I turn the cover her way. She reads, "Post Office. You're reading about the post office?" Her curled up lip makes me grin.

"It's a funny book so far."

"Why you reading here?"

I point to the back seat with my thumb. "My baby girl is getting some rest. My wife’s inside shopping."

She softens more. "Oh, I didn't see her back there. What a sweetheart. What’s her name?"


"Oh, like the actress?"


"Why I haven't thought of her in years. I liked her in Casablanca."

There’s a quick pause while I decide if I should correct her film mistake. I decide not to, and she goes back to the book. "Geez, the post office. What folks read these days. Enjoy your book," she says with a tone of sarcasm.

And with that, she wheels her cart around and begins making her way to the next row over when she’s almost struck by a car with two teenage girls racing for an open space close to the store. I’ve seen close calls in my life but this near-miss is by a nose hair, and I’m sure if it wasn’t for the surprisingly flash reflexes of the homeless woman, these girls would have run her down. In a typical it’s-not-my-fault response, the girl's lay on the horn while a stream of expletives is unleashed by Homeless Woman.

The girls park and jump out of daddy's car with their perfect hair and tan bods. As they wiggle their way into the store, they look back over their shoulders and flip the bird at Homeless Woman. I'm betting these two have never considered they could be in the same shoes, or cloth, one fine day, but I suppose they're still a couple divorces and several kids from that possibility.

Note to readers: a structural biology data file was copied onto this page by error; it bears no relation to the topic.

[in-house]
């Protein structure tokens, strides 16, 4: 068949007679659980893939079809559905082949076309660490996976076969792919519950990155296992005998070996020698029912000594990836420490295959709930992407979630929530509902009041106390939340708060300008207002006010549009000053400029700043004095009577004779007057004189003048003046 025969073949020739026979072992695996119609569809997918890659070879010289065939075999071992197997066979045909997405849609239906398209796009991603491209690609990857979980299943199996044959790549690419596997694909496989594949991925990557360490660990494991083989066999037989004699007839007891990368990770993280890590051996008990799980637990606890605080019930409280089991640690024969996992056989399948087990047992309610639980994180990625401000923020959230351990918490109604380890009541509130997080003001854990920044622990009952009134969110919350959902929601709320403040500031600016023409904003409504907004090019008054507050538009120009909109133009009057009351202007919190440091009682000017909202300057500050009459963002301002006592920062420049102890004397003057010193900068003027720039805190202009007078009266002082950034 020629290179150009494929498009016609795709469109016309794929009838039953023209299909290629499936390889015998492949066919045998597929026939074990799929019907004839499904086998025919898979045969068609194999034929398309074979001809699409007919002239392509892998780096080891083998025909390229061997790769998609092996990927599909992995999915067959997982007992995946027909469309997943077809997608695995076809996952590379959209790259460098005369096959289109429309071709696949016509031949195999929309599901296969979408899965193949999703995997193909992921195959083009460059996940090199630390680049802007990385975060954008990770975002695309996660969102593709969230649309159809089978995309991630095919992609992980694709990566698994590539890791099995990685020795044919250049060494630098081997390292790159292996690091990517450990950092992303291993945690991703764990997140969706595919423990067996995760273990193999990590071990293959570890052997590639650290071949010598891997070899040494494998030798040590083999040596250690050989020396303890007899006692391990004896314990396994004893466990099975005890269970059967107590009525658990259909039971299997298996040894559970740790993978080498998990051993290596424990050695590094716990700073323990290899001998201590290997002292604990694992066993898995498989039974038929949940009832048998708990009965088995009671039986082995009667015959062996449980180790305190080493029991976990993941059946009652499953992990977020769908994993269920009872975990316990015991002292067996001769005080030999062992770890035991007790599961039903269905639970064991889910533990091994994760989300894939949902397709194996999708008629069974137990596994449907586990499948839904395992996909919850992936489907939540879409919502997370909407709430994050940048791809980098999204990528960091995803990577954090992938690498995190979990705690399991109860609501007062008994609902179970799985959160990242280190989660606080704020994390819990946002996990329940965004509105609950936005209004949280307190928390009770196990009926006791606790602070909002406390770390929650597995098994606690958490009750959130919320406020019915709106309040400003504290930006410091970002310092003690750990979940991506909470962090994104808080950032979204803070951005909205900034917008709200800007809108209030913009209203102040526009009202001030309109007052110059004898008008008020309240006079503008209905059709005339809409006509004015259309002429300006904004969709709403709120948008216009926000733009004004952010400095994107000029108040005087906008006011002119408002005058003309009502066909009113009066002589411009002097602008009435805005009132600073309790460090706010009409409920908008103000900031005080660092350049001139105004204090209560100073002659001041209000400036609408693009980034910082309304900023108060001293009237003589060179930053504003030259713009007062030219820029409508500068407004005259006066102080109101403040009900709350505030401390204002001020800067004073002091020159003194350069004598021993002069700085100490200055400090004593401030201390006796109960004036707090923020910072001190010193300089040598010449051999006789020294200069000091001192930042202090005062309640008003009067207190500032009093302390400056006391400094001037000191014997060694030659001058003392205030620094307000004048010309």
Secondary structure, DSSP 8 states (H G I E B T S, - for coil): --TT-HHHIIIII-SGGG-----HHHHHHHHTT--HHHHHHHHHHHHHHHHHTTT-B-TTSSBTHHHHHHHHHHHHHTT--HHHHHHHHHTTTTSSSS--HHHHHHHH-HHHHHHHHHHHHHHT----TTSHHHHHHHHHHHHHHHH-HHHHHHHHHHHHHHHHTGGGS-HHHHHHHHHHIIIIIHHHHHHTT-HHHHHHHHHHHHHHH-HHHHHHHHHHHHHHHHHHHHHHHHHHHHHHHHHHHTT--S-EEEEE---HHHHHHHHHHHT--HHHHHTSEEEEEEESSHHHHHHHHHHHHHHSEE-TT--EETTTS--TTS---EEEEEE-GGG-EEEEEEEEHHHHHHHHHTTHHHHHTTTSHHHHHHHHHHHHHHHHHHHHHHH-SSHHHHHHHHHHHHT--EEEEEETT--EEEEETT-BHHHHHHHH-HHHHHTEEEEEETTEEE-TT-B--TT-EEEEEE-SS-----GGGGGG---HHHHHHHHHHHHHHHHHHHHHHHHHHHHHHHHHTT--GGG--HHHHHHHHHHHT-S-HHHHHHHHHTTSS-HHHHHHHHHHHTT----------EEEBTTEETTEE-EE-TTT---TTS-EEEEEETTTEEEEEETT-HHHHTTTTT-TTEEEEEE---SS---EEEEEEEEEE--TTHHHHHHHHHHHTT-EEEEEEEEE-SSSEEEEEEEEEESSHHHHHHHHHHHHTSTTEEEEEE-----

I step out of my car and ask, "Are you alright?"

"Fine. Those little chickadee bitches almost killed me."

"Yeah, I saw that."

"Wouldn't they be surprised if I was waiting for them by their car when they came out. They wouldn't expect that, now would they?"

"I bet not, but I’m sure you don't want any trouble either."

A grin now crosses her face, "Maybe I do." And she turns and leaves.

I see my wife pushing a full cart my way, and I go open the back hatch to load the groceries. I point out my new parking lot friend who’s now in the pedestrian walkway directly across from where the little chickadee bitches parked—she's waiting for them—and as we pull away, I begin telling my wife the story. Two weeks later as I think back on it, I hope that Homeless Woman gave them hell.